Cindy Lin is an assistant professor at Pennsylvania State University’s College of Information Sciences and Technology. She is the lab director of Critical Technocultures Lab. Prior to her professorship, she was a Postdoctoral Fellow at the Cornell Atkinson Center for Sustainability, affiliated with the Department of Information Science. She was also a Digital Life Initiative Visiting Fellow at Cornell Tech.

Cindy’s (she/her) research draws on long-term fieldwork with environmental scientists, computer engineers, and cloud architects in government and industry, to examine the politics of computational labor and data architectures for subterranean peatland fire control in Indonesia.  

At present, Cindy is working on a book project that examines ground truth within the history of machine learning as a shifting political and scientific category. This book asks how ground truth and its claim to accuracy and evidentiality have shape and been shaped by transnational exchanges of mapping, surveying, and computing expertise between Southeast Asia and the United States.

As an information scholar, her work is located at the intersection of postcolonial and feminist science and technology studies (STS), critical data studies, history of computing, and environmental justice. Her work has been published in leading computing venues including ACM CHI, DIS, and PD and has been featured in Social Text and CoDesign. Her graduate studies and research have been funded by the National Science Foundation, Dow Sustainability Fellows Program, Rackham Graduate School and the International Institute at the University of Michigan.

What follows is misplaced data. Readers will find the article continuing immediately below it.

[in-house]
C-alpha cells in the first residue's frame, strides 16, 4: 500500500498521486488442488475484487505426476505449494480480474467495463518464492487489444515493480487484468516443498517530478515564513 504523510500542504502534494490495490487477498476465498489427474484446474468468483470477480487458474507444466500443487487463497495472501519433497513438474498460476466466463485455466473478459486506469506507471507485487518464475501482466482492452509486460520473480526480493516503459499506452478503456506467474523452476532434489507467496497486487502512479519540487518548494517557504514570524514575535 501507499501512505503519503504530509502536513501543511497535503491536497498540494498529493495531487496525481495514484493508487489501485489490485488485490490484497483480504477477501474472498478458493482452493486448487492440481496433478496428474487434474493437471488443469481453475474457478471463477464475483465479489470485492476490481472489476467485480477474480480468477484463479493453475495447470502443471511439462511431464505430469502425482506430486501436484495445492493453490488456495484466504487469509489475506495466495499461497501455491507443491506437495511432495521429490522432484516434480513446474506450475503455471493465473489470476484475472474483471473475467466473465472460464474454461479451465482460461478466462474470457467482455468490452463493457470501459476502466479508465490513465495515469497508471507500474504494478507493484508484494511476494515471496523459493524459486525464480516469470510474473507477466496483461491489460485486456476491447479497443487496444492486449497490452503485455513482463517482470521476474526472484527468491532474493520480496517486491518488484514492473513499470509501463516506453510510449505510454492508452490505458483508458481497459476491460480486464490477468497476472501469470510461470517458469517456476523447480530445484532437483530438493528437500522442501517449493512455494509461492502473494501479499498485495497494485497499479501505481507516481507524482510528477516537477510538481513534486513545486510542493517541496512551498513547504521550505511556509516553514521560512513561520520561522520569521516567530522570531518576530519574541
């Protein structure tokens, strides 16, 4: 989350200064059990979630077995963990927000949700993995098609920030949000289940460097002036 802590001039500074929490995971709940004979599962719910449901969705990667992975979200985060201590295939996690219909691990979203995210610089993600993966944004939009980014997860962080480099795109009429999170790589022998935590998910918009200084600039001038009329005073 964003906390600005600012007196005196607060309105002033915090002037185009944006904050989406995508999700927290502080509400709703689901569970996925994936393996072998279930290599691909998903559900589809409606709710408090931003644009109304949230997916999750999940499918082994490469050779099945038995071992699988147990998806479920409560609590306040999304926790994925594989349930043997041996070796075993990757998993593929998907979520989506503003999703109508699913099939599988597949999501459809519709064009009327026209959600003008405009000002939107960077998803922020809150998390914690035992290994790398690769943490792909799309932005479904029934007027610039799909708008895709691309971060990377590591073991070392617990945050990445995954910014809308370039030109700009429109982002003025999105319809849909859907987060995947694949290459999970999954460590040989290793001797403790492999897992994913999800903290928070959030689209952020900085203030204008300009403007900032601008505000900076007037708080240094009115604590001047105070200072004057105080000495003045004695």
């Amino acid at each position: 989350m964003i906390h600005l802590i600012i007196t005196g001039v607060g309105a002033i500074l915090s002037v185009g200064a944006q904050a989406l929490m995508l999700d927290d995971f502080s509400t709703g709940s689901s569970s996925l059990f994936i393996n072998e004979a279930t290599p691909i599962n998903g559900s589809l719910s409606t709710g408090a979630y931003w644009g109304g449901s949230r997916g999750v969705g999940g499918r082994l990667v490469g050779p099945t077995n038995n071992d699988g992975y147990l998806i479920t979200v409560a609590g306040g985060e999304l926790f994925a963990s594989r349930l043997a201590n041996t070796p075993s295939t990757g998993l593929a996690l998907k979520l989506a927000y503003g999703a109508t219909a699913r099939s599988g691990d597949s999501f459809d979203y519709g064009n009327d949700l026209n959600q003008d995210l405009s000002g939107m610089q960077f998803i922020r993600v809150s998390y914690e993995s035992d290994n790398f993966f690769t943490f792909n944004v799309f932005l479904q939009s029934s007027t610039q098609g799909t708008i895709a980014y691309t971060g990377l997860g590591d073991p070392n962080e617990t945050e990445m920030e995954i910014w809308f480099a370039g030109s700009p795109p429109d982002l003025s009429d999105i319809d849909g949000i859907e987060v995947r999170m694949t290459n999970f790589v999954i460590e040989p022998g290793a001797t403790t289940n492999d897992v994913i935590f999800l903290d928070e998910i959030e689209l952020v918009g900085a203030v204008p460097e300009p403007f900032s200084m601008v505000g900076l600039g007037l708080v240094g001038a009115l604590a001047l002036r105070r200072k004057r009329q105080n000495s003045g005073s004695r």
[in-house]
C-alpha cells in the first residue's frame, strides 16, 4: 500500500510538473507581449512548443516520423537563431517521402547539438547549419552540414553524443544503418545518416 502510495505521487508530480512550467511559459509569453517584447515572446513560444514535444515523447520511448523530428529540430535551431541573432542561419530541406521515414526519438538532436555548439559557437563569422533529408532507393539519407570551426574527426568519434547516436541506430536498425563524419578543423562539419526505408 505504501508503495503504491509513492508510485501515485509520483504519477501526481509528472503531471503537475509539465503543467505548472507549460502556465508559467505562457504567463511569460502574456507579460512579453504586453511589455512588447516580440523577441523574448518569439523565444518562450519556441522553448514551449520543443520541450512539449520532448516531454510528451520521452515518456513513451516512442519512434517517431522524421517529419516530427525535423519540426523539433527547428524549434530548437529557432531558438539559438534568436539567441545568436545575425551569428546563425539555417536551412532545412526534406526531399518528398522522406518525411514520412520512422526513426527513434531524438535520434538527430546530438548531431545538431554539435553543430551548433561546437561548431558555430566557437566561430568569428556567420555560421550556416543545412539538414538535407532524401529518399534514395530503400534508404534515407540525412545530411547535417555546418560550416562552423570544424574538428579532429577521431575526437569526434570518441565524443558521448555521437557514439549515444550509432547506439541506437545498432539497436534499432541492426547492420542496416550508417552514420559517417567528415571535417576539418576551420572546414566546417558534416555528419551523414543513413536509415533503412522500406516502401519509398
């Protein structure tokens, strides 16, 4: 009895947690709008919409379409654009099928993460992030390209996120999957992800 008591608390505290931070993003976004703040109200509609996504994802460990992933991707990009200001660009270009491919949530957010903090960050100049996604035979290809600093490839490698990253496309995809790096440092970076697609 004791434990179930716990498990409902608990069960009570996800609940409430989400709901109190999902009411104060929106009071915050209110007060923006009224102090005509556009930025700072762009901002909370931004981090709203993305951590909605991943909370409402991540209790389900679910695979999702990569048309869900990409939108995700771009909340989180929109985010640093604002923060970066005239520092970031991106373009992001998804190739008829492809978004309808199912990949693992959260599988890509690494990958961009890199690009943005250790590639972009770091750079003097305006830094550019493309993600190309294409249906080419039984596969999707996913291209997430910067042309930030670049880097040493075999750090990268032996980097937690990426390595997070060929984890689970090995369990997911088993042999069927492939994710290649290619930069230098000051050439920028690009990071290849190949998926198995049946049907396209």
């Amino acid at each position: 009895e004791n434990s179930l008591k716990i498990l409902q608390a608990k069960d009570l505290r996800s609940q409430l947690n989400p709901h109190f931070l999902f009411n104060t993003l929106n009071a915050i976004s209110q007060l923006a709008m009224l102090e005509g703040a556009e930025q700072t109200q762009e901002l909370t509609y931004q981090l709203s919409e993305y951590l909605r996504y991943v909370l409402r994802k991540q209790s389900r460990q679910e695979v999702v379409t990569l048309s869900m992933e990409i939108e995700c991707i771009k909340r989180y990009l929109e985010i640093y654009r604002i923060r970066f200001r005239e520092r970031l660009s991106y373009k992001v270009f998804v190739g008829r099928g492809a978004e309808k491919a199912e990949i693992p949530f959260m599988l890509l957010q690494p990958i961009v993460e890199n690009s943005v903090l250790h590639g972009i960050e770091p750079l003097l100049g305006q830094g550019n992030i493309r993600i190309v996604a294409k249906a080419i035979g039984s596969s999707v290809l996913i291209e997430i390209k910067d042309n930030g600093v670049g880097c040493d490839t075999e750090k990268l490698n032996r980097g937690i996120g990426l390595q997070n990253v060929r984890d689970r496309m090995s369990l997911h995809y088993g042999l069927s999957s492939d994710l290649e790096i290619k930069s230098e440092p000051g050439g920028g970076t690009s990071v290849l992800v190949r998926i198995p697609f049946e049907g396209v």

Cindy is the co-author of Technoprecarious, a multigraph written with Precarity Lab analyzing the role of digital technology in multiplying precarity. She was also the co-director of DoIIIT, an interactive design and making studio. She holds a Ph.D. in Information from the School of Information (UMSI) and a graduate certificate from the Science, Technology, and Society Program at the University of Michigan, Ann Arbor.